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126
Radiation Boundary Condition for the Numerical Simulation of Waves
 Acta Numerica
, 1999
"... We consider the efficient evaluation of accurate radiation boundary conditions for time domain simulations of wave propagation on unbounded spatial domains. This issue has long been a primary stumbling block for the reliable solution of this important class of problems. In recent years, a number of ..."
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Cited by 91 (3 self)
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We consider the efficient evaluation of accurate radiation boundary conditions for time domain simulations of wave propagation on unbounded spatial domains. This issue has long been a primary stumbling block for the reliable solution of this important class of problems. In recent years, a number of new approaches have been introduced which have radically changed the situation. These include methods for the fast evaluation of the exact nonlocal operators in special geometries, novel sponge layers with reflectionless interfaces, and improved techniques for applying sequences of approximate conditions to higher order. For the primary isotropic, constant coefficient equations of wave theory, these new developments provide an essentially complete solution of the numerical radiation condition problem. In this paper the theory of exact boundary conditions for constant coefficient timedependent problems is developed in detail, with many examples from physical applications. The theory is used to motivate various approximations and to establish error estimates. Complexity estimates are also derived to
A New Discrete Transparent Boundary Condition for Standard and Wide Angle "Parabolic" Equations in Underwater Acoustics
"... This paper is concerned with transparent boundary conditions (TBCs) for standard and wide angle “parabolic” equations (SPE, WAPE) in the application to underwater acoustics (assuming cylindrical symmetry). Existing discretizations of these TBCs have accuracy problems and render the overall Crank–Nic ..."
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Cited by 48 (16 self)
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This paper is concerned with transparent boundary conditions (TBCs) for standard and wide angle “parabolic” equations (SPE, WAPE) in the application to underwater acoustics (assuming cylindrical symmetry). Existing discretizations of these TBCs have accuracy problems and render the overall Crank–Nicolson finite difference method only conditionally stable. Here, a novel discrete TBC is derived from the discrete whole–space problem that yields an unconditionally stable scheme. The superiority of the new discrete TBC over existing discretizations is illustrated on several benchmark problems.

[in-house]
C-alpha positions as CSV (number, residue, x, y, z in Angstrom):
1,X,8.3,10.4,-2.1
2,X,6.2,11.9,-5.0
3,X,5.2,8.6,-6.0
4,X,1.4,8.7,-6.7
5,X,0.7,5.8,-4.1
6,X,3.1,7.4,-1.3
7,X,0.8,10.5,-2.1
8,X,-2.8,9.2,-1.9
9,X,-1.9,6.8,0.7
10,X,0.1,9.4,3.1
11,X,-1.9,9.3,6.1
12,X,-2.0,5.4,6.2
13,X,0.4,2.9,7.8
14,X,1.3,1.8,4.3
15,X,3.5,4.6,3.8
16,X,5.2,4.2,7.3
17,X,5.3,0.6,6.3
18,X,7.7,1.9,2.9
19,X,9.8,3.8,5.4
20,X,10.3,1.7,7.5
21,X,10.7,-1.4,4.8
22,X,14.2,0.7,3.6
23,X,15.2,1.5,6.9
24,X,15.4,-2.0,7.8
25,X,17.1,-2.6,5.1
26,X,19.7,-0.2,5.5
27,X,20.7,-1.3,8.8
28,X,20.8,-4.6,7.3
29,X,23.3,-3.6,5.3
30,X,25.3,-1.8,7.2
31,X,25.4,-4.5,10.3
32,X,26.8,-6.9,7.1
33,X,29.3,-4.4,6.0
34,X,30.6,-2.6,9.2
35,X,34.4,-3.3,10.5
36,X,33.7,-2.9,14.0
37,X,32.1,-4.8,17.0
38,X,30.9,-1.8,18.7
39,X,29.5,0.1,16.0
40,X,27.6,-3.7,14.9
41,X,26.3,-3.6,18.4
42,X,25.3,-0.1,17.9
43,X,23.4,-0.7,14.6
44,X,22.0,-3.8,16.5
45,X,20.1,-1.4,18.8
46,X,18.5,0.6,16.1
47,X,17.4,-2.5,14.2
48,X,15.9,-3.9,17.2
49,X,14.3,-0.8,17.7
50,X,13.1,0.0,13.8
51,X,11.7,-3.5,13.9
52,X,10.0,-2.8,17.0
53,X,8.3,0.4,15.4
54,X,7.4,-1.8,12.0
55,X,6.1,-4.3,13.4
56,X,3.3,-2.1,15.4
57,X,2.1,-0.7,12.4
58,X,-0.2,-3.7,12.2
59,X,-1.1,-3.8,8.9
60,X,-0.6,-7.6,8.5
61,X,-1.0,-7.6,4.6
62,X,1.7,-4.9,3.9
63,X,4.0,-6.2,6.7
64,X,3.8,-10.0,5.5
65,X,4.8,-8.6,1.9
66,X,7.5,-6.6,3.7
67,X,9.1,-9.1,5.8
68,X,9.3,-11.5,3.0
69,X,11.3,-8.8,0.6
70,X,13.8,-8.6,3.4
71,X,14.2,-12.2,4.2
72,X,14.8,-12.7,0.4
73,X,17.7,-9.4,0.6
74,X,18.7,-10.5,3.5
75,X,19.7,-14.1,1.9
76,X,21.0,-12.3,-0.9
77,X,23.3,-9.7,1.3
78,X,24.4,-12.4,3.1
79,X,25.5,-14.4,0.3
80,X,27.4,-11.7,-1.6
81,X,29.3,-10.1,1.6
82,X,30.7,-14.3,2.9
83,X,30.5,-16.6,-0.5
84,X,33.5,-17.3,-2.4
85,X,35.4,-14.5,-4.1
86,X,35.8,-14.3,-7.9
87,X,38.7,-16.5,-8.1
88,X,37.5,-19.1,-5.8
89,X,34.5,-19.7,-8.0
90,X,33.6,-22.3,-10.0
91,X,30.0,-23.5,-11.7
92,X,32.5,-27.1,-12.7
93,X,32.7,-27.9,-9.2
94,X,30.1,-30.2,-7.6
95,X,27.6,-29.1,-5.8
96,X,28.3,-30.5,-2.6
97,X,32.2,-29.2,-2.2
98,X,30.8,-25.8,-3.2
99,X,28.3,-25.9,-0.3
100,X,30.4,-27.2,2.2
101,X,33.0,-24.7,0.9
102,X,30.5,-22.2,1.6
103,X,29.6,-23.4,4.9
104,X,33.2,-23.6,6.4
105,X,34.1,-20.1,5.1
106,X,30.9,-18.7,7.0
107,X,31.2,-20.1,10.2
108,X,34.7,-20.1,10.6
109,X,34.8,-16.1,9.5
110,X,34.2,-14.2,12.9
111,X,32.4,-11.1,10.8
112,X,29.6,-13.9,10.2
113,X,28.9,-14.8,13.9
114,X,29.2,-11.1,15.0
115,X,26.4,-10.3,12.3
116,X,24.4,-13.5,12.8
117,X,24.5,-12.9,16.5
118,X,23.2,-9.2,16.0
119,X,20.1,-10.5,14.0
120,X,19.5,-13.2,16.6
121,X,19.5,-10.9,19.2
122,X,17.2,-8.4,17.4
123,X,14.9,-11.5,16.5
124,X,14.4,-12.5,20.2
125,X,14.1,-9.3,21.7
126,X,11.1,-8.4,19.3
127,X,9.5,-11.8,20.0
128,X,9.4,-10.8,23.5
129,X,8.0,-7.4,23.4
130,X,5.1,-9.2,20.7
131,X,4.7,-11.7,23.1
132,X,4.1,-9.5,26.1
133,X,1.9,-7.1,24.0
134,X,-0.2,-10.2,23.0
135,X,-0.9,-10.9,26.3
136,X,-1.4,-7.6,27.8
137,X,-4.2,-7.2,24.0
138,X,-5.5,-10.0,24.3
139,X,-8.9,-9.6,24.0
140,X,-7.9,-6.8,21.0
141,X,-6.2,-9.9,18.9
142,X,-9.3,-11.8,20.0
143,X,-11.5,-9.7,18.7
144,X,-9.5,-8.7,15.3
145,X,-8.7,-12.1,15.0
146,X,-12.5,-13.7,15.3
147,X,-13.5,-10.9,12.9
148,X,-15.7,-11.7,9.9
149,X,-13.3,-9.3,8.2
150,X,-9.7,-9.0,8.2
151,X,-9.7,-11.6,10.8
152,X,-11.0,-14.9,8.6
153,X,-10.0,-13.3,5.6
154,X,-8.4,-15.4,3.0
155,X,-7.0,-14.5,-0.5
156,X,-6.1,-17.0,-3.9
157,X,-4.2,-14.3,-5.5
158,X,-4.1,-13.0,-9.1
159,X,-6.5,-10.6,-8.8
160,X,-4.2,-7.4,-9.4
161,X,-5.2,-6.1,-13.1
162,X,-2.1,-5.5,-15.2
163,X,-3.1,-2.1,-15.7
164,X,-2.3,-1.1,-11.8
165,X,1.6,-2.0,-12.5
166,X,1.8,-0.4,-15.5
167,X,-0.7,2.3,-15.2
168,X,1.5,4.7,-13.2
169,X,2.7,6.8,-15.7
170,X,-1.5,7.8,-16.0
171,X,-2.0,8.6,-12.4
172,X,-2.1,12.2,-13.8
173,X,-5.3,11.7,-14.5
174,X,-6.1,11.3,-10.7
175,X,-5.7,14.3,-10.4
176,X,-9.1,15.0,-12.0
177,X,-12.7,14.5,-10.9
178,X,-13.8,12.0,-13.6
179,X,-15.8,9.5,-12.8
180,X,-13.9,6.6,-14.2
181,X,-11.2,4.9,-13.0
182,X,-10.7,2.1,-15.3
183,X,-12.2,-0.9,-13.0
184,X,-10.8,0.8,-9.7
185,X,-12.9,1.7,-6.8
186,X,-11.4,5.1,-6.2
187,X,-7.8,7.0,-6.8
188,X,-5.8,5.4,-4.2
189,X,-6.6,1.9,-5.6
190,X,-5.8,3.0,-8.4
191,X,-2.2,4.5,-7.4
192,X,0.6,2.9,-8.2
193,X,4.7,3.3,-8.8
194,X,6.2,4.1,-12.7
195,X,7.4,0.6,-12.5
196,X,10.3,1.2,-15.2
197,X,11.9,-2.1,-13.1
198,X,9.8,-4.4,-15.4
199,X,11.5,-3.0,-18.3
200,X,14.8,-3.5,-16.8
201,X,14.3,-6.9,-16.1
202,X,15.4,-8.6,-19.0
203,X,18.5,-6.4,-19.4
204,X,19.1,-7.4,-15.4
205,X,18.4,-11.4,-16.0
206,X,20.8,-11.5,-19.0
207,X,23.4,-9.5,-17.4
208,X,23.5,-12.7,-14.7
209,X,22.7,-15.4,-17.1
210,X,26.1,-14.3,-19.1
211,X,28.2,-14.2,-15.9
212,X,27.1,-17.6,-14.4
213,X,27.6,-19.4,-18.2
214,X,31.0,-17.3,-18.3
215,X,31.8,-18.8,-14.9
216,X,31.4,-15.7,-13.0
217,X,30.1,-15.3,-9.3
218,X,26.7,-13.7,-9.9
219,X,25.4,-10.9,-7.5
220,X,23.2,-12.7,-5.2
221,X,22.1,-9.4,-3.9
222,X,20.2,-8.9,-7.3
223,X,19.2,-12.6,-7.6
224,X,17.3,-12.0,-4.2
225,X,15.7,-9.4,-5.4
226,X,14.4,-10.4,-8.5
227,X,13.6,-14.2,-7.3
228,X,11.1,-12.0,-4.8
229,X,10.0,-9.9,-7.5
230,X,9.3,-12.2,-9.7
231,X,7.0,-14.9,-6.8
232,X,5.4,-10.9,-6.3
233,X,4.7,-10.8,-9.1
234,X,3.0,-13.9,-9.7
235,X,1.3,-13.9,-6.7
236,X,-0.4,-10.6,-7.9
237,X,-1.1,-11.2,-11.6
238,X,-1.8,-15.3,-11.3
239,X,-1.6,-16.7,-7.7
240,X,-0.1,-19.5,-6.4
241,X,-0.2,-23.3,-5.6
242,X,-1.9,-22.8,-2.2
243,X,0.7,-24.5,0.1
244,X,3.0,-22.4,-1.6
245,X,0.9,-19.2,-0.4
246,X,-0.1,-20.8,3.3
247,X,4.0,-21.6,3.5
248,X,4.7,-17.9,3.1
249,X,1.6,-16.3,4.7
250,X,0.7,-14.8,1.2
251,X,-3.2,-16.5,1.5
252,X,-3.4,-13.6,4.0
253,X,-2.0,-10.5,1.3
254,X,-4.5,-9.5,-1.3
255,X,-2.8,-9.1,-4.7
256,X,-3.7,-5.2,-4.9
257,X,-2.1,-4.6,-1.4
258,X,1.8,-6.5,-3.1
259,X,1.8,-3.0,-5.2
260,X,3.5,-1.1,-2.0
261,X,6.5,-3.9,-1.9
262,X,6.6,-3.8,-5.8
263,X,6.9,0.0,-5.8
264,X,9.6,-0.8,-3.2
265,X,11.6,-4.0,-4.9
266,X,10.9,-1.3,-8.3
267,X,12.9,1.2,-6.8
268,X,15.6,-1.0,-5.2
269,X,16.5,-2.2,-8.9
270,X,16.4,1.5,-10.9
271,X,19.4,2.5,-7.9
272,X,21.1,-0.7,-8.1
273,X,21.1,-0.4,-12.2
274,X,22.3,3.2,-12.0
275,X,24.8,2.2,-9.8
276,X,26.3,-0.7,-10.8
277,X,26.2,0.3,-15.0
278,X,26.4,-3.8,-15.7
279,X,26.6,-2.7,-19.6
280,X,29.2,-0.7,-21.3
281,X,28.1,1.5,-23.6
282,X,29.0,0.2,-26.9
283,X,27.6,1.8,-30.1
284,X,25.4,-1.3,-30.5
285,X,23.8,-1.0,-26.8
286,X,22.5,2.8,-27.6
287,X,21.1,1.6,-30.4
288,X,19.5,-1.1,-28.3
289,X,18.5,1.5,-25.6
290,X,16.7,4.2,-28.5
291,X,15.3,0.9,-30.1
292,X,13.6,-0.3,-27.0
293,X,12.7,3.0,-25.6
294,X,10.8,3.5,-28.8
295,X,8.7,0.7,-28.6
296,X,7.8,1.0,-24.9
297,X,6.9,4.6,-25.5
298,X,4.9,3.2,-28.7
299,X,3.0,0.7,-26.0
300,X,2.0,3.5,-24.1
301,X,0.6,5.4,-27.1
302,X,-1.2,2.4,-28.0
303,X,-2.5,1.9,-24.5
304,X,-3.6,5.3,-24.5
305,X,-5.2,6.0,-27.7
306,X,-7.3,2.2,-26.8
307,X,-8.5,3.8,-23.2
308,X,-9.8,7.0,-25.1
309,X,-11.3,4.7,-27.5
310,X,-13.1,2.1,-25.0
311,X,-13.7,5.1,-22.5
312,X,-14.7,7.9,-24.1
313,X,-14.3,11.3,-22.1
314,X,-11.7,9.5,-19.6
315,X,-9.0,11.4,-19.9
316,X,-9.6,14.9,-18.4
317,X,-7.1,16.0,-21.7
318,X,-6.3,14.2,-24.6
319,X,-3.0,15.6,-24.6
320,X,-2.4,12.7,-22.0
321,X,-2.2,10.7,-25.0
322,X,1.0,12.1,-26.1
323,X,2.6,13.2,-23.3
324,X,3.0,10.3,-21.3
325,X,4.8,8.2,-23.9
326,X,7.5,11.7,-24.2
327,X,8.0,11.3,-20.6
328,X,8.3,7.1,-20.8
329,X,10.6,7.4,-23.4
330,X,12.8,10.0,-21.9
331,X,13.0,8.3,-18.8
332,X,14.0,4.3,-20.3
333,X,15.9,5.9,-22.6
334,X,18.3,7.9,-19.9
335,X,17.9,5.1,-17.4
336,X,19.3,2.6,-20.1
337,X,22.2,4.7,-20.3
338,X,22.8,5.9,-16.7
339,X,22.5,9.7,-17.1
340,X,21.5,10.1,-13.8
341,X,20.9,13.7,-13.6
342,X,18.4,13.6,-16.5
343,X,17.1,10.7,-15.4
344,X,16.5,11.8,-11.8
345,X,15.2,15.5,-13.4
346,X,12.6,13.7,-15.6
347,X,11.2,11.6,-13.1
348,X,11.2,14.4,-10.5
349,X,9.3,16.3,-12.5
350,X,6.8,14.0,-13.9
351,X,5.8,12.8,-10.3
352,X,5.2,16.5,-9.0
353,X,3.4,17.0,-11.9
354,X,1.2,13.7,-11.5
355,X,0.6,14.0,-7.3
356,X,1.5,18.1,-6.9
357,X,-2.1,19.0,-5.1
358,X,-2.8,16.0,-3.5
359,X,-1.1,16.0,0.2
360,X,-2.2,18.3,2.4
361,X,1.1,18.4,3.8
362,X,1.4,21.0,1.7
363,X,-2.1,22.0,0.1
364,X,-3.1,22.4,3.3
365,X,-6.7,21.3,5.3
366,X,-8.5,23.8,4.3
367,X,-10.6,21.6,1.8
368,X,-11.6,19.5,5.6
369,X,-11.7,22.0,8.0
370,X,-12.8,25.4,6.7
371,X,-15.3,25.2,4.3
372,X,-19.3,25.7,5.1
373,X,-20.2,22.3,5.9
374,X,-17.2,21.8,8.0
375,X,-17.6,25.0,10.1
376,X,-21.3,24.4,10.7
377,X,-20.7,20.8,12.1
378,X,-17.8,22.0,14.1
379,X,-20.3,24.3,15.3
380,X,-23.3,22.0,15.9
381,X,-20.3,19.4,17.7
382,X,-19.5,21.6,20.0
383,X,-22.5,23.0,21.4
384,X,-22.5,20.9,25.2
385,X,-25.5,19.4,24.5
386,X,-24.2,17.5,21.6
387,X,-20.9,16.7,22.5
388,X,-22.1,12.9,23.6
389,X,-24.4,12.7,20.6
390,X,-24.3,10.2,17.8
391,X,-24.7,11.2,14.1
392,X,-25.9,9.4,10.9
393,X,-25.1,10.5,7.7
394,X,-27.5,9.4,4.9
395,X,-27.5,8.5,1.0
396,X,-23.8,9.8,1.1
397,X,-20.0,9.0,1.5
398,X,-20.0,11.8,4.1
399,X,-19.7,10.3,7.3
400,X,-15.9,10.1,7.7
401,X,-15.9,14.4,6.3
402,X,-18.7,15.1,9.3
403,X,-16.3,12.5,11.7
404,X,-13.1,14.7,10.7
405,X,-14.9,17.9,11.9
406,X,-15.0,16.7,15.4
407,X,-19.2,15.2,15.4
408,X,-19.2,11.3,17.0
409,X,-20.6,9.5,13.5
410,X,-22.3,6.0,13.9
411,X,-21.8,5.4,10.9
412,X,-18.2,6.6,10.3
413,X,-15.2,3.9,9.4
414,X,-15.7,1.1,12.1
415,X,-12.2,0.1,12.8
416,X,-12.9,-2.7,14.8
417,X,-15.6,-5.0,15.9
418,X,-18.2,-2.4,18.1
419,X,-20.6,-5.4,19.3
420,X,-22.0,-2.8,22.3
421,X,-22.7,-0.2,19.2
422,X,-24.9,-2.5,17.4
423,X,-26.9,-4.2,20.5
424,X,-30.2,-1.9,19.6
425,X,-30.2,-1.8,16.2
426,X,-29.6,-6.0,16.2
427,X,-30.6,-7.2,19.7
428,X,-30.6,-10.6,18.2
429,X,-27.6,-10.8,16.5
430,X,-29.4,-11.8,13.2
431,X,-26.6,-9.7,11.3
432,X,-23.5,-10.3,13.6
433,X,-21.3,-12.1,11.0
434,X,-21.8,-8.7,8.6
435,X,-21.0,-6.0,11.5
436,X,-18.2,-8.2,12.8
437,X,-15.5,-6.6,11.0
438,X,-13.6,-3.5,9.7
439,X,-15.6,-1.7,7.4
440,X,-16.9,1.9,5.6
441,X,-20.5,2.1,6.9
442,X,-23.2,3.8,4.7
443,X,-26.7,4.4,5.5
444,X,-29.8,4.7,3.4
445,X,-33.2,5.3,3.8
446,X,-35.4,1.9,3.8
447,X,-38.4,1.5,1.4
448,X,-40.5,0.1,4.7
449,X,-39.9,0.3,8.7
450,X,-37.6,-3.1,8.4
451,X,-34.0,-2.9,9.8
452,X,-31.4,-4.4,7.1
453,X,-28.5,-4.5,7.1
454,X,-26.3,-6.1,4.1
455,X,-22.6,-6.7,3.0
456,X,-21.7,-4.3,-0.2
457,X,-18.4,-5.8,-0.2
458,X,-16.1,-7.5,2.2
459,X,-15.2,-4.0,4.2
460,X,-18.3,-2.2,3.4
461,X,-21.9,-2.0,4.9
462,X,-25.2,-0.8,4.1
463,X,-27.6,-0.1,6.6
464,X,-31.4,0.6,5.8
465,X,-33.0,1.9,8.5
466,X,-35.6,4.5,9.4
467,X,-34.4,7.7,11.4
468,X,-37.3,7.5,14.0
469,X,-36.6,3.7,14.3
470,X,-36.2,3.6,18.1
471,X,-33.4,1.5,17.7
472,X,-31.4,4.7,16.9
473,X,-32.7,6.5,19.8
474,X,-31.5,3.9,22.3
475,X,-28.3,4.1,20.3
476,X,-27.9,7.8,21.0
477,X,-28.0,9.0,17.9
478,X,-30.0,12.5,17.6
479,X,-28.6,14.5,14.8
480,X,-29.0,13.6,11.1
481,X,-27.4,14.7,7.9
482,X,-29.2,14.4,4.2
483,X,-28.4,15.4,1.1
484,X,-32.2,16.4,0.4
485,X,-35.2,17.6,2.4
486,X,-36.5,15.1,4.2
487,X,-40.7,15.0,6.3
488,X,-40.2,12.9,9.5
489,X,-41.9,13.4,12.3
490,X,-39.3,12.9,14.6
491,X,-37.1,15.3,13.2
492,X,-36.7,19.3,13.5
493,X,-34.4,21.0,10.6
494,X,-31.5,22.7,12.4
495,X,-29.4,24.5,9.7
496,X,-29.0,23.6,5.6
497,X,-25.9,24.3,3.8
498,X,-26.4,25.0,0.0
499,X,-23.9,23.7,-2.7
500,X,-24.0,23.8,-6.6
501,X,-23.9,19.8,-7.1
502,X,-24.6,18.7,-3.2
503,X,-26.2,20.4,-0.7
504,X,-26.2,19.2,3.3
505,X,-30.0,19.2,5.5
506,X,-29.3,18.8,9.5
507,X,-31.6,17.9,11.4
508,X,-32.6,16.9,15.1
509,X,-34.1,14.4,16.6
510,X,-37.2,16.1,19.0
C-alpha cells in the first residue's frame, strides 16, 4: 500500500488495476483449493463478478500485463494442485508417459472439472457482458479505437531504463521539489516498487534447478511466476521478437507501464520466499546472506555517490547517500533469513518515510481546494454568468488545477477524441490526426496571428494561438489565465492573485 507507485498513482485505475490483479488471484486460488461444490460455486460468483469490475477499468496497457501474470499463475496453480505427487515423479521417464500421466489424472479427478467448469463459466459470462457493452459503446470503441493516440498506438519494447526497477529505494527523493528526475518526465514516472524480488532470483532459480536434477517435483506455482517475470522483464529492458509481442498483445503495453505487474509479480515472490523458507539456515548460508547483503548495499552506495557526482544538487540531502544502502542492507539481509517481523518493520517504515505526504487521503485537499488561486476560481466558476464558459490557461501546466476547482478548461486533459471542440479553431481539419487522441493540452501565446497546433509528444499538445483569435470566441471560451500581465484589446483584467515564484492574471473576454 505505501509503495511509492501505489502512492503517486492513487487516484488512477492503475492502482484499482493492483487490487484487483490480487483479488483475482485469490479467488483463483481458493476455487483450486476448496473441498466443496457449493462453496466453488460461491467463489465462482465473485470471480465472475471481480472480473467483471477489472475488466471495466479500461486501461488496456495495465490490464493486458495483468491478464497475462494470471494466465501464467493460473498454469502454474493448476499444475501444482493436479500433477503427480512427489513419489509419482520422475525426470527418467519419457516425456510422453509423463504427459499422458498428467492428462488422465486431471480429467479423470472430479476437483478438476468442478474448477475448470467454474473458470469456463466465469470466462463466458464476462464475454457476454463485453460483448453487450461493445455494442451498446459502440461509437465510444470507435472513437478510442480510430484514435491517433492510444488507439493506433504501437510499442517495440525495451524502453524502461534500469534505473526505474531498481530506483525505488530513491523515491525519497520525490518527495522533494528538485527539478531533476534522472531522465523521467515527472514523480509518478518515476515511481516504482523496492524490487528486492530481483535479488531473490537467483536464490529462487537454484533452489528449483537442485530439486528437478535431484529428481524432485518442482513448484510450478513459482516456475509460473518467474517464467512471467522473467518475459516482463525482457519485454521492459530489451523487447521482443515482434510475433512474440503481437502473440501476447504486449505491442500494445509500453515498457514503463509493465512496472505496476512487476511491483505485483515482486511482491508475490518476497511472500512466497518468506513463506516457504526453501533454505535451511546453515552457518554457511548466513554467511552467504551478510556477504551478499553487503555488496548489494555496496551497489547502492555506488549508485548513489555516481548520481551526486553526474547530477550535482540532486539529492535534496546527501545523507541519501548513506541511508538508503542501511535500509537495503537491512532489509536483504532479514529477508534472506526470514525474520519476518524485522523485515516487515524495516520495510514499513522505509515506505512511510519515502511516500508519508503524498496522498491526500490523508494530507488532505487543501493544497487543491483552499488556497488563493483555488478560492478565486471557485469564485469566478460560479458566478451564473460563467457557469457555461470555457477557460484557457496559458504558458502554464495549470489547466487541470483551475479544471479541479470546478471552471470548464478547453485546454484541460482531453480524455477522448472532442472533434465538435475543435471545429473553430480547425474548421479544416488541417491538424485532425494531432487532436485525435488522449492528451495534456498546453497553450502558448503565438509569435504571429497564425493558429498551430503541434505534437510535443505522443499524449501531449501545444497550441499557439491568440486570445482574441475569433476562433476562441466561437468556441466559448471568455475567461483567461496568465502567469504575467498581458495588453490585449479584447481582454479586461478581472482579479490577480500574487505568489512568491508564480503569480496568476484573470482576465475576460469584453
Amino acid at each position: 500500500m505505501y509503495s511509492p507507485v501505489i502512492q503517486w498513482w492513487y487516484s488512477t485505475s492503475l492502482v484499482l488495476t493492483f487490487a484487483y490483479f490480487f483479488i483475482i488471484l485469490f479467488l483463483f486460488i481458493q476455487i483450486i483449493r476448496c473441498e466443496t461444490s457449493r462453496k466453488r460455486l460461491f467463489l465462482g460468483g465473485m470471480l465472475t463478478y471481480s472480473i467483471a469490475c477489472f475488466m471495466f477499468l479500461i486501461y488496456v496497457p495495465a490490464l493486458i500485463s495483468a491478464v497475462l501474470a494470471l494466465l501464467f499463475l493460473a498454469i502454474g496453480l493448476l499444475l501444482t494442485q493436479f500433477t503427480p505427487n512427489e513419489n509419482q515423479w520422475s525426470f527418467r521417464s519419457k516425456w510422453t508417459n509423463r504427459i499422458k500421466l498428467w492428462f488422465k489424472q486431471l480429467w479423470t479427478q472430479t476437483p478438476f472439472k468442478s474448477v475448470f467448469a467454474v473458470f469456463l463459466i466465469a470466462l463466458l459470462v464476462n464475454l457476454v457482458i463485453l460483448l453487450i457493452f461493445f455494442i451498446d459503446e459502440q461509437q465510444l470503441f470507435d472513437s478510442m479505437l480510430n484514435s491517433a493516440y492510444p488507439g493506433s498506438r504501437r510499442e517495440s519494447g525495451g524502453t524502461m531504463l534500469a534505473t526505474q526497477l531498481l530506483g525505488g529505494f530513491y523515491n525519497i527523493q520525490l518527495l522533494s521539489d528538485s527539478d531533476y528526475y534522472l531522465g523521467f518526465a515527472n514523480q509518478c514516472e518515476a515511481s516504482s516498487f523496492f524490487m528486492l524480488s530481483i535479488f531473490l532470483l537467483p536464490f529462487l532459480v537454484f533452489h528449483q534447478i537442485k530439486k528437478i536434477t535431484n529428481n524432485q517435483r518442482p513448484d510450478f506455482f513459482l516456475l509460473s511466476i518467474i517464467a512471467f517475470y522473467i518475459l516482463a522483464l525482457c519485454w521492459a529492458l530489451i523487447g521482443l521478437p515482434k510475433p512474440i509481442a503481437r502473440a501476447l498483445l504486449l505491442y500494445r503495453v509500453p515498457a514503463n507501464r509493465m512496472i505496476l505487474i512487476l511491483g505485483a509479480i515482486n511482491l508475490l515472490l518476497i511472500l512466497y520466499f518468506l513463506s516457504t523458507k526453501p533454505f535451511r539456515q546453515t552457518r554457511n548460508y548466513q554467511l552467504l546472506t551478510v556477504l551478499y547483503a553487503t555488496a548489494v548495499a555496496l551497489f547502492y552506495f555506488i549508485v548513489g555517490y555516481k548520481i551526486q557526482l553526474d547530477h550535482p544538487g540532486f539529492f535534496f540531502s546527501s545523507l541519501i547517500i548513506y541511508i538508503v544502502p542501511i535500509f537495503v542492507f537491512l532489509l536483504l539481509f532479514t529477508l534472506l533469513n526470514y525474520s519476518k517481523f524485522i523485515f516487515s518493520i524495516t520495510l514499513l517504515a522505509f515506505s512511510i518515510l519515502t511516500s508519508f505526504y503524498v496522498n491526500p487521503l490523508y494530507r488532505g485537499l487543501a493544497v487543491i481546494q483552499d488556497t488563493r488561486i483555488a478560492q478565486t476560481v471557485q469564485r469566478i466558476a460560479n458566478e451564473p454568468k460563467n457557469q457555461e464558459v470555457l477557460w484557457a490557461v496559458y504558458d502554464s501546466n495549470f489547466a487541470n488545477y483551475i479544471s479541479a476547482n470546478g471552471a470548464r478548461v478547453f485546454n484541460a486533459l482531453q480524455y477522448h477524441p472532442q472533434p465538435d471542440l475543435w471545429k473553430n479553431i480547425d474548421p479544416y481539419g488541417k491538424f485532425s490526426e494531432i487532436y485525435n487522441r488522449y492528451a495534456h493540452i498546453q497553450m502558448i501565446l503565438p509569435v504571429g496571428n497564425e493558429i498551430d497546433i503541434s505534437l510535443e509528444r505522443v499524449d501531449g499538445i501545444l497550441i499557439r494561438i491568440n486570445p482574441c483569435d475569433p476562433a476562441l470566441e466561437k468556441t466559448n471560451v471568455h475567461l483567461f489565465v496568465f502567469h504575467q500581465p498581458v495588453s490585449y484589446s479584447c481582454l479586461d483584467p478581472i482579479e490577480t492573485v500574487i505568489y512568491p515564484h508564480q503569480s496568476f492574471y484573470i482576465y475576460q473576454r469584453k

Perfectly matched layers for hyperbolic systems: General formulation, wellposedness and stability
 SIAM J. Appl. Math
"... Abstract. Since its introduction the Perfectly Matched Layer (PML) has proven to be an accurate and robust method for domain truncation in computational electromagnetics. However, the mathematical analysis of PMLs has been limted to special cases. In particular, the basic question of whether or not ..."
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Cited by 41 (5 self)
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Abstract. Since its introduction the Perfectly Matched Layer (PML) has proven to be an accurate and robust method for domain truncation in computational electromagnetics. However, the mathematical analysis of PMLs has been limted to special cases. In particular, the basic question of whether or not a stable PML exists for arbitrary wave propagation problems remains unanswered. In this work we develop general tools for constructing PMLs for first order hyperbolic systems. We present a model with many parameters which is applicable to all hyperbolic systems, and which we prove is wellposed and perfectly matched. We also introduce an automatic method for analyzing the stability of the model and establishing energy inequalities. We illustrate our techniques with applications to Maxwell’s equations, the linearized Euler equations, as well as arbitrary 2×2 systems in (2 + 1) dimensions. Key words. Perfectly matched layers, stability. AMS subject classifications. 35L45, 35B35 1. Introduction. Many
A review of transparent and artificial boundary conditions techniques for linear and nonlinear Schrödinger equations
, 2008
"... ..."
Highorder nonreflecting boundary scheme for timedependent waves
 Journal of Computational Physics
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Highorder nonreflecting boundary conditions for dispersive waves
, 2003
"... Problems of linear timedependent dispersive waves in an unbounded domain are considered. The infinite domain is truncated via an artificial boundary B, and a highorder nonreflecting boundary condition (NRBC) is imposed on B. Then the problem is solved by a finite difference (FD) scheme in the fin ..."
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Cited by 24 (5 self)
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Problems of linear timedependent dispersive waves in an unbounded domain are considered. The infinite domain is truncated via an artificial boundary B, and a highorder nonreflecting boundary condition (NRBC) is imposed on B. Then the problem is solved by a finite difference (FD) scheme in the finite domain bounded by B. The sequence of NRBCs proposed by Higdon is used. However, in contrast to the original loworder implementation of the Higdon conditions, a new scheme is devised which allows the easy use of a Higdontype NRBC of any desired order. In addition, a procedure for the automatic choice of the parameters appearing in the NRBC is proposed. The performance of the scheme is demonstrated via numerical examples.